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Dragonbound
Author: Chelsea M. Campbell


 

1

PUTTING THE “VIRGIN” IN VIRGINIA

I want to punch everyone at this party in the face.

The girls for snickering behind my back. And for how they all fit perfectly into their corsets and ball gowns.

The boys for how they ignore me. I’m a freaking St. George. At the very least, that makes me some pretty good breeding stock. They should be more interested.

The old men milling around the party, because they keep looking at me like I’m a cow at an auction. And not even a prize cow or anything. More like one that’s only so-so, but that they’re getting at a huge bargain.

There’s also my older sister, Celeste. This is her party, yet another celebration of how wonderful she is. She slayed the dragon whose head is currently hanging on the side of the paladin barracks overlooking the courtyard. A purple dragon, one of the worst clans. It’s right next to my window, and it smells sickeningly sweet, like decay and death and blood. Flies swarm around it, and I can hear them buzzing while I sleep at night. Celeste is the epitome of what a St. George should be. Magic? Check. She can use the family power like nobody’s business. Good with a sword? I think the scaly severed head staring down at all of us is proof.

Then there’s my father. He’s the one who invited all the old men from out of town. They’re not paladins, not from any of the Families, so I know they’re outsiders. Most of them are his age, and fat, balding, and somehow also way too hairy. He keeps pointing in my direction while talking to them, like they’re discussing how many actual cows I’m worth. Or, more likely, my father is trading me for weapons and armor. It’s a smart move, if I’m being completely impartial. Trade the useless daughter for tools that will help better the whole community. Think of how many dragons could be slain with the haul Vee will bring in. That’s probably what he’s thinking. And it’s not like I don’t turn seventeen in two weeks. My deadline’s almost up.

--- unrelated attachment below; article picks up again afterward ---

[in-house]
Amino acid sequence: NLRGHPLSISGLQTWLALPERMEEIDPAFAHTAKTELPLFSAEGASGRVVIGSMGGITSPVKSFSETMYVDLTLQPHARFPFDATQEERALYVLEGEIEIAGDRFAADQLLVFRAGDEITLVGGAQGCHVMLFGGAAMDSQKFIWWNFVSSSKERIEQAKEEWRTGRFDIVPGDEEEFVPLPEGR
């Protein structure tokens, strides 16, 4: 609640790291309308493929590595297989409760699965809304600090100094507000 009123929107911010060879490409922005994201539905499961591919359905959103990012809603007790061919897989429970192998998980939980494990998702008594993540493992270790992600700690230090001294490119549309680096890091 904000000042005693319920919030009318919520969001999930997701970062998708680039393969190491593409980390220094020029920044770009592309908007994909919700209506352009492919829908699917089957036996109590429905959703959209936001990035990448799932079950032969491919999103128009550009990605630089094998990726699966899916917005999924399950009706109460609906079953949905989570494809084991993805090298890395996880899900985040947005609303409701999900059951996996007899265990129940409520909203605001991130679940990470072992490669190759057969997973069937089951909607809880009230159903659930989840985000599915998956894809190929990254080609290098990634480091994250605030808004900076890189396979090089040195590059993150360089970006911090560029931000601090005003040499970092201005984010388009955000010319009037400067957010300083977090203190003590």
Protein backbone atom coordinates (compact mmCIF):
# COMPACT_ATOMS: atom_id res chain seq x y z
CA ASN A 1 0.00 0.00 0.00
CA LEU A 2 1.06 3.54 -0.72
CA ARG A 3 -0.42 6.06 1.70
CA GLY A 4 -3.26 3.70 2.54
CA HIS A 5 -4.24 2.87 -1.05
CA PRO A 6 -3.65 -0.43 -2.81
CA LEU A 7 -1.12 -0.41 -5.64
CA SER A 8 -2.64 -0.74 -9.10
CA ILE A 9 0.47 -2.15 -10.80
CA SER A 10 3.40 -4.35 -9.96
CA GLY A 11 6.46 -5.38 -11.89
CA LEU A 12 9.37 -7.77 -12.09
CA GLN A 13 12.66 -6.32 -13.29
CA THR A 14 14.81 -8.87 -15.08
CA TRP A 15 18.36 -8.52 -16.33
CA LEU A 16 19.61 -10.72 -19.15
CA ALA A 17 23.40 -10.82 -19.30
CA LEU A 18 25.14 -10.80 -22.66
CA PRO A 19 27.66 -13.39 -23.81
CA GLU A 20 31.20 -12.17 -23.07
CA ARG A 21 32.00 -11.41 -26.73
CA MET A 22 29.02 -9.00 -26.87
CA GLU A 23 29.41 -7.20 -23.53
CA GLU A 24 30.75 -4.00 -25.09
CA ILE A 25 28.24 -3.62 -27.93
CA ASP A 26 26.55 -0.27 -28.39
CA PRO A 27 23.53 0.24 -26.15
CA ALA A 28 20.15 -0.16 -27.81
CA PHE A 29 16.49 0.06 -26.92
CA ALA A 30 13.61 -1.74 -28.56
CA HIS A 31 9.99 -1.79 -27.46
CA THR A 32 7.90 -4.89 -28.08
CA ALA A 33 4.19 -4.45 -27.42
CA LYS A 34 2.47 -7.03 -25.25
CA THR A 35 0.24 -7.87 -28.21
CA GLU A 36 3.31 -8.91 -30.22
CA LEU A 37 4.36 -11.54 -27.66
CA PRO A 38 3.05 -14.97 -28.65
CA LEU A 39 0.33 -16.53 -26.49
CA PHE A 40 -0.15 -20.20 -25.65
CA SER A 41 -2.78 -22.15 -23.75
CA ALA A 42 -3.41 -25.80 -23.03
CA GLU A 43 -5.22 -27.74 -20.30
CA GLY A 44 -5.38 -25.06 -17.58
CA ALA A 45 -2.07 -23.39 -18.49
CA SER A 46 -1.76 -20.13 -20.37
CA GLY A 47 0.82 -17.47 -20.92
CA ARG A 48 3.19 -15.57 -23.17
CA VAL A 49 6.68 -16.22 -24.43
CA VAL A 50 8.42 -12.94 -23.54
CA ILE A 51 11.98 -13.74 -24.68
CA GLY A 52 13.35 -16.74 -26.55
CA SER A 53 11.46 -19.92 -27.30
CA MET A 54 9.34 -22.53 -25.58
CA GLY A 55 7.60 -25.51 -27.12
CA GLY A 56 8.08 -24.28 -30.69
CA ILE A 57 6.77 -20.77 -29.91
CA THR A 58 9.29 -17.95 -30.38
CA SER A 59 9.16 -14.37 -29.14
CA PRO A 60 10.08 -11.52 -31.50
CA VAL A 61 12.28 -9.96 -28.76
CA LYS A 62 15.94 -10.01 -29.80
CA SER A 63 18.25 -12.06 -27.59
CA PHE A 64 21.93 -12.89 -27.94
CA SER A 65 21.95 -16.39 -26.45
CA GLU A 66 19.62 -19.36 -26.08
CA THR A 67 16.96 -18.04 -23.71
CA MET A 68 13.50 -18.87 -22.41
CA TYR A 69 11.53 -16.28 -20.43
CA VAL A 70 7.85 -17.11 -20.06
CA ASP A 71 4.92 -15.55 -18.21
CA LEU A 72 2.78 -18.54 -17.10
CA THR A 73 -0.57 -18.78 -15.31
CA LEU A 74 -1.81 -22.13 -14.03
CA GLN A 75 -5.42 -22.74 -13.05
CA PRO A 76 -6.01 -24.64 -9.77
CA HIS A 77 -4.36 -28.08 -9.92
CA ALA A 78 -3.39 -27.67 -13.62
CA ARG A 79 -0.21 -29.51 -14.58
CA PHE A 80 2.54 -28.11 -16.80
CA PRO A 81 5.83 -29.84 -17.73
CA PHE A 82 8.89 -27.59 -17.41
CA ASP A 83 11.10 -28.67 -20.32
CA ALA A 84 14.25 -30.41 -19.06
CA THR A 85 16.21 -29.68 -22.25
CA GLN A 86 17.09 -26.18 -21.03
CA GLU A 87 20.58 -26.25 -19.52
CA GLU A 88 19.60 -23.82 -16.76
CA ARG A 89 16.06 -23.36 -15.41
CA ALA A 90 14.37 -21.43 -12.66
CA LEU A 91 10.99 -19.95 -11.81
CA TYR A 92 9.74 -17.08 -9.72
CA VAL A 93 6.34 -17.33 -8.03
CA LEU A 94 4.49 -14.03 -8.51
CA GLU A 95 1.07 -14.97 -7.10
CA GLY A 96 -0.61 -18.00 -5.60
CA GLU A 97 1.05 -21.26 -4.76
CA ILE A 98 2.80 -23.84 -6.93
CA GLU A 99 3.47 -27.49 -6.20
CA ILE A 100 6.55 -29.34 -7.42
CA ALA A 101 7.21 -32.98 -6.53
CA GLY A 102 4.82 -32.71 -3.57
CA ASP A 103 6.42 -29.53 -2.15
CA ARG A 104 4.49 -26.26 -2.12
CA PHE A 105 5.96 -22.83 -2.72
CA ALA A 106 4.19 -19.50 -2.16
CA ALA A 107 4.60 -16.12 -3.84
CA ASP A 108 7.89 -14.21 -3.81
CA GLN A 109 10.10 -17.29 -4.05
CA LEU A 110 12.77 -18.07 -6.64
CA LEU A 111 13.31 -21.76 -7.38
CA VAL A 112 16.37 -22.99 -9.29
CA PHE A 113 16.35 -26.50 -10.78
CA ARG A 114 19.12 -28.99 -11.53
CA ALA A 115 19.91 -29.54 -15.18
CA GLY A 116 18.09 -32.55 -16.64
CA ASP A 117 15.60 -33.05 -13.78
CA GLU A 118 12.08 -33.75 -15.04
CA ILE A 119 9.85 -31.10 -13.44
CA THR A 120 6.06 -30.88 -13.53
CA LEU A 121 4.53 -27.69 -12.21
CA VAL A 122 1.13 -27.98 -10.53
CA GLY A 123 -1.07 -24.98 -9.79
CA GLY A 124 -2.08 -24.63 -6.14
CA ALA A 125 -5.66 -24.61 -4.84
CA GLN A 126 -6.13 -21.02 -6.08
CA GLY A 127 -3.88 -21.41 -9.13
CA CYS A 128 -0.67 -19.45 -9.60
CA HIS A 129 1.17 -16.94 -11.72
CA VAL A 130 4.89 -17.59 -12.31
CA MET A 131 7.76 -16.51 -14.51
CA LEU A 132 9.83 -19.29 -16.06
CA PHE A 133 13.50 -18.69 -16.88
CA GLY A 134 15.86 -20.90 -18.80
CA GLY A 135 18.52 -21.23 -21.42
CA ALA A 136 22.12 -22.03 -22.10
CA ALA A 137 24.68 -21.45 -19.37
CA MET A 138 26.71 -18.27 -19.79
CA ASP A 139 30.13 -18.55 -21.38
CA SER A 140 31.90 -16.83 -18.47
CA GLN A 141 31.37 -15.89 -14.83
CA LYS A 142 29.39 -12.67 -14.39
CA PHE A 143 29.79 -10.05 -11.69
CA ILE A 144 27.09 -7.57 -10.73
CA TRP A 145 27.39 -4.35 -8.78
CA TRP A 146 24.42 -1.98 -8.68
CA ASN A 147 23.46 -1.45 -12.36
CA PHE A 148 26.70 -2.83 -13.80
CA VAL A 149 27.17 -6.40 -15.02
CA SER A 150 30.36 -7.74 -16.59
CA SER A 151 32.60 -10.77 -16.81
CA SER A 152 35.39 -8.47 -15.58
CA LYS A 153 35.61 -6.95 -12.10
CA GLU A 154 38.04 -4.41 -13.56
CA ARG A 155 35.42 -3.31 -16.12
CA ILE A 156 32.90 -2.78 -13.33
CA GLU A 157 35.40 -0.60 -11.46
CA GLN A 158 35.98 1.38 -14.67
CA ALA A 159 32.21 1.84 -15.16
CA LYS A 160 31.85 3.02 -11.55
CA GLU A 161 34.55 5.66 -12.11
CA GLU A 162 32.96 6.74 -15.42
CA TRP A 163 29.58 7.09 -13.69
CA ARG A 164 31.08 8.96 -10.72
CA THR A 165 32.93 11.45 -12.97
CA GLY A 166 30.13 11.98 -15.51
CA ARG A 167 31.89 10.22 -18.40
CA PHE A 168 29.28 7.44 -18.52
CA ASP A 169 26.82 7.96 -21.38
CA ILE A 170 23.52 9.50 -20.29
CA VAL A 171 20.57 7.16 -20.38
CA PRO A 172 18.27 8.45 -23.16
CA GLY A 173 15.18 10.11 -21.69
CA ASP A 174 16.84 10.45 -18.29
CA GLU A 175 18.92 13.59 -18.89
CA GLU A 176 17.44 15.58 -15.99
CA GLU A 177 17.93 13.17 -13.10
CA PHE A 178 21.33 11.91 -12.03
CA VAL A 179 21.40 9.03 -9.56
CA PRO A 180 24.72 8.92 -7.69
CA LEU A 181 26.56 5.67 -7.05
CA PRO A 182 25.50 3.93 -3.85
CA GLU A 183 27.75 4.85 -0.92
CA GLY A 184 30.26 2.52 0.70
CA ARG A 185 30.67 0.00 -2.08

And that brings me to the person I most want to punch in the face. That would be my best friend, Torrin, who’s spent this whole party by my side—plus five points for loyalty—but whose eyes have been on other girls. Mostly Mina Blackarrow and Ravenna Port, who are both tall and blonde and weigh about twenty pounds less than me, and it shows. But still. Minus ten points for ogling those girls, who, like pretty much everyone here, I’m not on good terms with. Minus twenty points for never looking at me like that. Especially tonight, when I’m probably going to be sold off to the highest bidder.

“Torrin,” I say, “can you do me a favor?”

“What’s that?”

“Will you kindly inform everyone at this party that I intend to punch them in the face?”

He laughs, the corners of his mouth jumping up into a smile.

“I’m serious.” To show him just how serious, I make a fist.

“Uh-huh. Your thumb goes on the outside, by the way. Don’t hold it under your fingers like that or you’ll break it. If you were actually going to do all the punching you say you are.” He picks up two miniature chocolate cakes from the dessert table and offers me one.